univariableindicates that p-values should be calculated for a series of single covariate meta-regressions of each covariate invarlistseparately, instead of a multiple meta-regression of all covariates invarlistsimultaneously.

detailrequests more detailed output in the style given bypermute.

joint(varlist1[|varlist2...])specifies that a permutation p-value should also be computed for a joint test of the variables in each varlist.The

eform,level(), andzoptions have no effect when thepermute()option is specified.

Syntax of predictThe syntax of

predictfollowingmetaregis

predict[type]newvar[if] [in] [,statistic]where

statisticis

xbfitted values; the defaultstdpstandard error of the predictionstdfstandard error of the forecastupredicted random effectsustandardstandardized predicted random effectsxbuprediction including random effectsstdxbustandard error of xbuhatleverage (diagonal elements of hat matrix)These statistics are available both in and out of sample; type

predict... if e(sample) ...if wanted only for the estimation sample.

Options for predict

xb, the default, calculates the linear prediction, x_i*b, that is, the fitted values excluding the random effects.

stdpcalculates the standard error of the prediction (the standard error of the fitted values excluding the random effects).

stdfcalculates the standard error of the forecast. This gives the standard deviation of the predicted distribution of the true value ofdepvarin a future study, with the covariates given byvarlist. stdf^2 = stdp^2 + tau2.

ucalculates the predicted random effects, u_i. These are the best linear unbiased predictions of the random effects, also known as the empirical Bayes (or posterior mean) estimates of the random effects, or as shrunken residuals.

ustandardcalculates the standardized predicted random effects, i.e., the predicted random effects, u_i, divided by their (unconditional) standard errors. These may be useful for diagnostics and model checking.

xbucalculates the prediction including random effects, a + B*x_i + u_i, also known as the empirical Bayes estimates of the effects for each study.

stdxbucalculates the standard error of the prediction including random effects.

hatcalculates the leverages (the diagonal elements of the projection hat matrix).

Saved resultsWhen the

permute()option is not specified,metaregsaves the following ine():Scalars

e(N)number of observationse(df_m)model degrees of freedome(df_Q)degrees of freedom for test of Q=0e(df_r)residual degrees of freedom (if t tests used)e(remll)REML log likelihoode(chi2_c)chi^2 for comparison teste(F)model F statistice(tau2)estimate of tau2e(Q)Cochran's Qe(I2)I-squarede(q_KH)Knapp-Hartung variance modification factore(remll_c)REML log likelihood, comparison modele(tau2_0)tau2, constant-only modele(chi2)model chi^2Macros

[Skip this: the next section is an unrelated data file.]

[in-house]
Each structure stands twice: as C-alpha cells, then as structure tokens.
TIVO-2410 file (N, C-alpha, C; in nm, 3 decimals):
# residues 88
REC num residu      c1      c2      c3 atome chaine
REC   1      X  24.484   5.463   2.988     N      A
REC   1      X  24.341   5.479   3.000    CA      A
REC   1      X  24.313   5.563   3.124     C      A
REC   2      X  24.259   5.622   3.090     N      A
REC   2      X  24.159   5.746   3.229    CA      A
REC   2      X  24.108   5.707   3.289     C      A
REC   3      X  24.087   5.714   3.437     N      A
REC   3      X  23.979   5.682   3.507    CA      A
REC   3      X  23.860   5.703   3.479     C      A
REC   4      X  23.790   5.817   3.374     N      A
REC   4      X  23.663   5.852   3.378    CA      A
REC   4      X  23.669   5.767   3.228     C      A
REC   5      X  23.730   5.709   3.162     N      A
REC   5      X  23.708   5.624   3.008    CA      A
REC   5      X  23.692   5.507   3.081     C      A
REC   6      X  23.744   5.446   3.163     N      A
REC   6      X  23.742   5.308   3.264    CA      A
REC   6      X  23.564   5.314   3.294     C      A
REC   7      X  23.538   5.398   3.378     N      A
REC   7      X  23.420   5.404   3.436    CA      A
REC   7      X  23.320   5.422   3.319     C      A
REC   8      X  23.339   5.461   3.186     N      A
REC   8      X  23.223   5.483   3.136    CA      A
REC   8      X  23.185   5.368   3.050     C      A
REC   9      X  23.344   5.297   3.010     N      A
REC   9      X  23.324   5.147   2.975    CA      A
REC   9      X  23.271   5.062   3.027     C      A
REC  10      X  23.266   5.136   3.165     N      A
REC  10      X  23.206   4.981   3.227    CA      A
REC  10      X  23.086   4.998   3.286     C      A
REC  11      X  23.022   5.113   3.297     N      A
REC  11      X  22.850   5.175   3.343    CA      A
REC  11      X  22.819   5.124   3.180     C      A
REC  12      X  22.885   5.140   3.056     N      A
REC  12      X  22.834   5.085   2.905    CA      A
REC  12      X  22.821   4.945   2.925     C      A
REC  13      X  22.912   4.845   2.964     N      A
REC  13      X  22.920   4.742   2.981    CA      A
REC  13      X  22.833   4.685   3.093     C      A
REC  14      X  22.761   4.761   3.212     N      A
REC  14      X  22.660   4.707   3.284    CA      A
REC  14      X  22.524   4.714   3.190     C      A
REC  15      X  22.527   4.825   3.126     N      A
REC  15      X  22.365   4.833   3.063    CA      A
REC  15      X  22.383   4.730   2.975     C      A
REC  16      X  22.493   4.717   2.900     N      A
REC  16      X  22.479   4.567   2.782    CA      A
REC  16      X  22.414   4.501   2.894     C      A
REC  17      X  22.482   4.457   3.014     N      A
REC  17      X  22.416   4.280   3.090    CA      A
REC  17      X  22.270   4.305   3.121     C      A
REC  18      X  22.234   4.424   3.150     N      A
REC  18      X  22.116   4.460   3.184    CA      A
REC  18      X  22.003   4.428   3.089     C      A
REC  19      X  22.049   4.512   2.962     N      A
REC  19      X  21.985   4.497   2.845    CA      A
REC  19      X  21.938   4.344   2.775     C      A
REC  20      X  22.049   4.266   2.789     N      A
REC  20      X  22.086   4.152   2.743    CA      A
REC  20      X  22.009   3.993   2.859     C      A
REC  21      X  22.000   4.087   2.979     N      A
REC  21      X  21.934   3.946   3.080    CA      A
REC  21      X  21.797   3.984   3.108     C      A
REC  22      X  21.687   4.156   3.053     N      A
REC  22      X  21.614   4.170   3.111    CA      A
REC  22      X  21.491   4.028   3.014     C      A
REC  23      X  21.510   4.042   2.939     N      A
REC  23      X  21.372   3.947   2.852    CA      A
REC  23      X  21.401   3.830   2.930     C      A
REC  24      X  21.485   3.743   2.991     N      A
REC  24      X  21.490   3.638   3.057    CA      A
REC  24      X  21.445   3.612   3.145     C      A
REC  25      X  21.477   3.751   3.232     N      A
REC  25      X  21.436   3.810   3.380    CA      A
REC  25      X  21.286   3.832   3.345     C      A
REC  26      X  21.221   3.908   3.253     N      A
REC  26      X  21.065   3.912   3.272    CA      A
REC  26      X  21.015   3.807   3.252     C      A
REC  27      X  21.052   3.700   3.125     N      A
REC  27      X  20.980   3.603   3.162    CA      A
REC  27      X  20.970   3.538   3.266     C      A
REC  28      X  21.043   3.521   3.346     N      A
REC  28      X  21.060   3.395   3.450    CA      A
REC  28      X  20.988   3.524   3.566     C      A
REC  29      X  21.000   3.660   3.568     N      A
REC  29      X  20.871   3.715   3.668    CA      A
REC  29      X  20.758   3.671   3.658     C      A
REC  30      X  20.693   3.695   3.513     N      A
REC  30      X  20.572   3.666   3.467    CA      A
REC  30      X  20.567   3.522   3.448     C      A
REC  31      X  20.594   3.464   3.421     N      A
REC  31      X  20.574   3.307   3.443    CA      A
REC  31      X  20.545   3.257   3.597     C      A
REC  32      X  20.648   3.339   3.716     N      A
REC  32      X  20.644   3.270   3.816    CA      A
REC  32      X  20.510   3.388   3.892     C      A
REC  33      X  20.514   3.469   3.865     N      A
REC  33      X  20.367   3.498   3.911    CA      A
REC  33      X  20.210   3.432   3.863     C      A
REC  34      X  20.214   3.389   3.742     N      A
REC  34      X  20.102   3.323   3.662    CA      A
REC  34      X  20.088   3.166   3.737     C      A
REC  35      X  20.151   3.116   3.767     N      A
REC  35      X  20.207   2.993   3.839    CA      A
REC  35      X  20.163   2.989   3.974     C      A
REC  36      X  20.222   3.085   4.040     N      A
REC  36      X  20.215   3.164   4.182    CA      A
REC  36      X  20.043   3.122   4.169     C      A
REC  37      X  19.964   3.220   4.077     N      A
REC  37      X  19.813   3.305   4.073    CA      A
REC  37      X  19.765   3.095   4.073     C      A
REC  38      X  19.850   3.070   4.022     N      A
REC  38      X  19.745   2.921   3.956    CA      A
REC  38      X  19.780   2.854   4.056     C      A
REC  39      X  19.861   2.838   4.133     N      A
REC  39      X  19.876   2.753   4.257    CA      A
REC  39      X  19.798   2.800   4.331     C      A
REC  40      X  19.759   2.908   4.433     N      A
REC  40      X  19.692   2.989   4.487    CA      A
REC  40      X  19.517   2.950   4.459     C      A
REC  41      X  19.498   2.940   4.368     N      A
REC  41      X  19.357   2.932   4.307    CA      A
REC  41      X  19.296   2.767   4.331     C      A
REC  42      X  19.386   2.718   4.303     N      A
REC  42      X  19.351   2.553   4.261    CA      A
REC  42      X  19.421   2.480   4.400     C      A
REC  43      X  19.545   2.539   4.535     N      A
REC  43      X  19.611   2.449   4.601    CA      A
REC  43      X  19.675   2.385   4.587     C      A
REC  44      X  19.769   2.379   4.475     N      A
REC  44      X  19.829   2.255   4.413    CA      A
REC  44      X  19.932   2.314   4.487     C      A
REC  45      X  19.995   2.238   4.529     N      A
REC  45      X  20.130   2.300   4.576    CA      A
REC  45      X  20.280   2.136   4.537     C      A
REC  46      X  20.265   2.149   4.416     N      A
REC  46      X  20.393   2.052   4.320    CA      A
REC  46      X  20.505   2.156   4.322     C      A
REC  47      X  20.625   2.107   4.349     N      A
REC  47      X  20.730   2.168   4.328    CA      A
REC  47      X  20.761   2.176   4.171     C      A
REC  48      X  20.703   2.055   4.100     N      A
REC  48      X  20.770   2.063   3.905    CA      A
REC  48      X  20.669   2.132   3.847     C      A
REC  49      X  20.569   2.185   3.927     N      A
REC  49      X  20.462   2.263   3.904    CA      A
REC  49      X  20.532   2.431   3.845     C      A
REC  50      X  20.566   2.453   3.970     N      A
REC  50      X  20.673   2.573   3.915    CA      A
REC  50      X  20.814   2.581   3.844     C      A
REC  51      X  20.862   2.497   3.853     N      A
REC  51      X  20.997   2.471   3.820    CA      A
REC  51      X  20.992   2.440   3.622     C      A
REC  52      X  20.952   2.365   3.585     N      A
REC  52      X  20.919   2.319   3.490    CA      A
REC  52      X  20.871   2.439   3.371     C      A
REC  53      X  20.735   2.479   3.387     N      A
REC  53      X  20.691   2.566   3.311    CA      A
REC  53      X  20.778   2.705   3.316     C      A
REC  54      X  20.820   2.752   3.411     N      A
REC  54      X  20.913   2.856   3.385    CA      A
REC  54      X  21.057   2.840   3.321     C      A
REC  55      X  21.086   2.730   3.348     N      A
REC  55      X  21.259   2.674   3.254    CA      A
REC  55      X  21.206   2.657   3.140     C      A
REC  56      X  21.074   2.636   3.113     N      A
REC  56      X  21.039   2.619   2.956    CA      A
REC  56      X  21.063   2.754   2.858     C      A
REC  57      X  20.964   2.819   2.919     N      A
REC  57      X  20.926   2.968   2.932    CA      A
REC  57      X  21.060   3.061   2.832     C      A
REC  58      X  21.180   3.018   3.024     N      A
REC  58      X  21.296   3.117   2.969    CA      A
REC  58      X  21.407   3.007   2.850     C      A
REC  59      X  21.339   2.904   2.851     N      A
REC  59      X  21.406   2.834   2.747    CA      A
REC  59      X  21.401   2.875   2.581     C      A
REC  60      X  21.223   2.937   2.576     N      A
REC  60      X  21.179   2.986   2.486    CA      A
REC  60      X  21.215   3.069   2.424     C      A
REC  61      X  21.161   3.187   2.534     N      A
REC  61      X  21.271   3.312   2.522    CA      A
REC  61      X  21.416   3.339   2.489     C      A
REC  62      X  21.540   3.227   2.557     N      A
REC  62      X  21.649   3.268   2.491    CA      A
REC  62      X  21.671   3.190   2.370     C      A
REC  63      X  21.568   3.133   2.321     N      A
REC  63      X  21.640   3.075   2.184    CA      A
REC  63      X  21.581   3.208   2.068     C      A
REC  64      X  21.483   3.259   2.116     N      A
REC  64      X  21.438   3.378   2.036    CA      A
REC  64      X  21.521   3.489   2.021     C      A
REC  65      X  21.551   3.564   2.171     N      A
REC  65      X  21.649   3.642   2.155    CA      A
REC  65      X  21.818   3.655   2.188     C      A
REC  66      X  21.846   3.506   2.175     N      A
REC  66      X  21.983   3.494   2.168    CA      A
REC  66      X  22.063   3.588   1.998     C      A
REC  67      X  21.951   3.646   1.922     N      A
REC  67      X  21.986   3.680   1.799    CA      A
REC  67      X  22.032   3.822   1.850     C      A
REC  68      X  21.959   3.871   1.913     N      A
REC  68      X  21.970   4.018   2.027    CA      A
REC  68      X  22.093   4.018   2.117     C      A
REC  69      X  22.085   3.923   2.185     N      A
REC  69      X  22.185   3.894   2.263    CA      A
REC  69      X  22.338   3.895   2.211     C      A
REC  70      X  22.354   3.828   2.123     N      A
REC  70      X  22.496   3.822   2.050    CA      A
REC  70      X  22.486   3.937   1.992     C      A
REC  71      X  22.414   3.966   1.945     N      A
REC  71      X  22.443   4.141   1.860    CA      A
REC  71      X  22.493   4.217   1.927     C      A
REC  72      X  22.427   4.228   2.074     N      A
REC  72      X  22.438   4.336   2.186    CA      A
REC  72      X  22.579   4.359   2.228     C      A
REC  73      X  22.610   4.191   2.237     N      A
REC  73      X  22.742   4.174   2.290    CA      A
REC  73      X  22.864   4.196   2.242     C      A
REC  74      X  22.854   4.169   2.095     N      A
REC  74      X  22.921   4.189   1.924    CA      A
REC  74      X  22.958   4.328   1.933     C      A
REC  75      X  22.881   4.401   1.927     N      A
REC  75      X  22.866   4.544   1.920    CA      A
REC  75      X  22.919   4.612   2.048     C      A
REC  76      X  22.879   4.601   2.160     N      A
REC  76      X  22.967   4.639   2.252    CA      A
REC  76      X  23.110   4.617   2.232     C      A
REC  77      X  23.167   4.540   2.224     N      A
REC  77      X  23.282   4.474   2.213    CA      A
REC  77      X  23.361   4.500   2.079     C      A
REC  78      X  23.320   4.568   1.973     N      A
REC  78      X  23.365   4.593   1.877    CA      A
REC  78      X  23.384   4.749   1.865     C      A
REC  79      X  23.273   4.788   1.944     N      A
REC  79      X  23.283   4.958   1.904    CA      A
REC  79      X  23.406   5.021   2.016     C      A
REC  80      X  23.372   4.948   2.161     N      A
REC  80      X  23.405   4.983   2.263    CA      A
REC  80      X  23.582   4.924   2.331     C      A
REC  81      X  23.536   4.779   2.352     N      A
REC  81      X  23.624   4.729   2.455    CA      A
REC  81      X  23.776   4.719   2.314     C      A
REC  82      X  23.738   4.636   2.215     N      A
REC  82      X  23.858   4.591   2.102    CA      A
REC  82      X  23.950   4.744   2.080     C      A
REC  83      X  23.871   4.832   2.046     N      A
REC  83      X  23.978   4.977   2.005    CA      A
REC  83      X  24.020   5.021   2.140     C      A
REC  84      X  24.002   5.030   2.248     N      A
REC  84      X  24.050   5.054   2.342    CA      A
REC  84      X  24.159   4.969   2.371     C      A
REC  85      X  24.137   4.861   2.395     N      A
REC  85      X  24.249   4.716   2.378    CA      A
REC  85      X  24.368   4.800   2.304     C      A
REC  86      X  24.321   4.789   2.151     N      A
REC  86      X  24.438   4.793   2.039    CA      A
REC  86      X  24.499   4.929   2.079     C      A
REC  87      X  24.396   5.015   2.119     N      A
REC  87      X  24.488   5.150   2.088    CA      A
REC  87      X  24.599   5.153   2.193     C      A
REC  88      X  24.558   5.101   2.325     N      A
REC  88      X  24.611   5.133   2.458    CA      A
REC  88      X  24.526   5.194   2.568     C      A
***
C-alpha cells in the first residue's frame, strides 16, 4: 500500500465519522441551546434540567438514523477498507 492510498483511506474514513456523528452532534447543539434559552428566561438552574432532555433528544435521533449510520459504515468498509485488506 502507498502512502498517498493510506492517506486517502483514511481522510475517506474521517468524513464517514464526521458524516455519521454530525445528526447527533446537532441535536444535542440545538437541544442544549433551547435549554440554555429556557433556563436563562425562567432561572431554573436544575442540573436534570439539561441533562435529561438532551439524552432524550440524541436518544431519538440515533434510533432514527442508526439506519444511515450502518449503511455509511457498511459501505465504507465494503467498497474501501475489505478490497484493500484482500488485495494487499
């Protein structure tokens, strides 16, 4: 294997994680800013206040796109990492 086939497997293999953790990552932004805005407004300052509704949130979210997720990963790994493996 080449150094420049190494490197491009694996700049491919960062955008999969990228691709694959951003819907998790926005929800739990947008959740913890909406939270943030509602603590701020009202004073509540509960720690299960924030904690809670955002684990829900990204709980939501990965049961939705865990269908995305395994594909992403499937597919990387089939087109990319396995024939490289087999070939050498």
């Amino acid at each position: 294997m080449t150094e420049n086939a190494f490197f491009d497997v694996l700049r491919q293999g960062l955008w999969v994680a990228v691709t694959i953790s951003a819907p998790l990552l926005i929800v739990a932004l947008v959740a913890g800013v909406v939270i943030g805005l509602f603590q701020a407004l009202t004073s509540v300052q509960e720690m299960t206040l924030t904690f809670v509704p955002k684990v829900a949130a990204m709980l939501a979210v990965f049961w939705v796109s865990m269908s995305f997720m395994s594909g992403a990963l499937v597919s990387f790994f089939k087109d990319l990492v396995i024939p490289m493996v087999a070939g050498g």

e(cmd)metarege(predict)program used to implementpredicte(wsse)name ofwsse()variablee(depvar)name of dependent variablee(method)REML,Method of moments, orEmpirical Bayese(properties)b VMatrices

e(b)coefficient vectore(V)variance-covariance matrix of estimatorsFunctions

e(sample)marks estimation sample

Examples

. metareg logrr latitude, wsse(selogrr) eform

. metareg logrr latitude, wsse(selogrr) graph

. metareg smd abstract duration itt, wsse(sesmd) permute(10000)

. metareg smd abstract duration itt, wsse(sesmd) permute(1000,univariable)

. xi: metareg logor i.group, wsse(selogor) permute(1000, joint(i.group))

Note

metaregis programmed as a Stata estimation command and so supports many of the commands listed underestcomandpostest(except when thepermute()option is used). One deliberate exception islrtest, which is not appropriate aftermetareg(because the REML log likelihood cannot be used to compare models with different fixed effects, while the method of moments is not based on a likelihood). For this reason, when the REML method is used, the iteration log showing the log likelihood is suppressed by default; specify thelogoption if you wish to see it.

ReferencesDerSimonian, R., and N. Laird. 1986. Meta analysis in clinical trials.

Controlled Clinical Trials7: 177-188.Higgins, J. P. T, and S. G. Thompson. 2004. Controlling the risk of spurious findings from meta-regression.

Statistics in Medicine23: 1663-1682.Knapp, G., and J. Hartung. 2003. Improved tests for a random effects meta-regression with a single covariate.

Statistics in Medicine22: 2693-2710.Morris, C. N. 1983. Parametric empirical Bayes inference: Theory and applications.

Journal of the American Statistical Association78: 47-55.Sharp, S. 1998. sbe23: Meta-analysis regression.

Stata Technical Bulletin42: 16-22. Reprinted inStata Technical Bulletin Reprints, vol. 7, pp. 148-155. College Station, TX: Stata Press.

AuthorRoger M. Harbord Department of Social Medicine University of Bristol, UK roger.harbord@bristol.ac.uk

AcknowledgmentsThis is a substantial revision of the original version of

metaregwritten by Stephen Sharp (1998), who gave his permission to release this version under the same name and to incorporate his code. Julian Higgins gave advice on the permutation test. Aijing Shang tested early versions and made helpful suggestions. Portions of the new code borrow ideas from official Stata commands such asnbreg, and I thank StataCorp for making such code visible to the user.A dialog box, written by Thomas J. Steichen, is available for the original version of the

metaregcommand.

Also seeArticle:

Stata Journal, volume 8, number 4: sbe23_1,Stata Technical Bulletin42: sbe23Manual:

[R] meta,[R] permuteOnline:

[R] vwls,[R] permute,meta(if installed),metan(if installed), meta_dialog (if installed)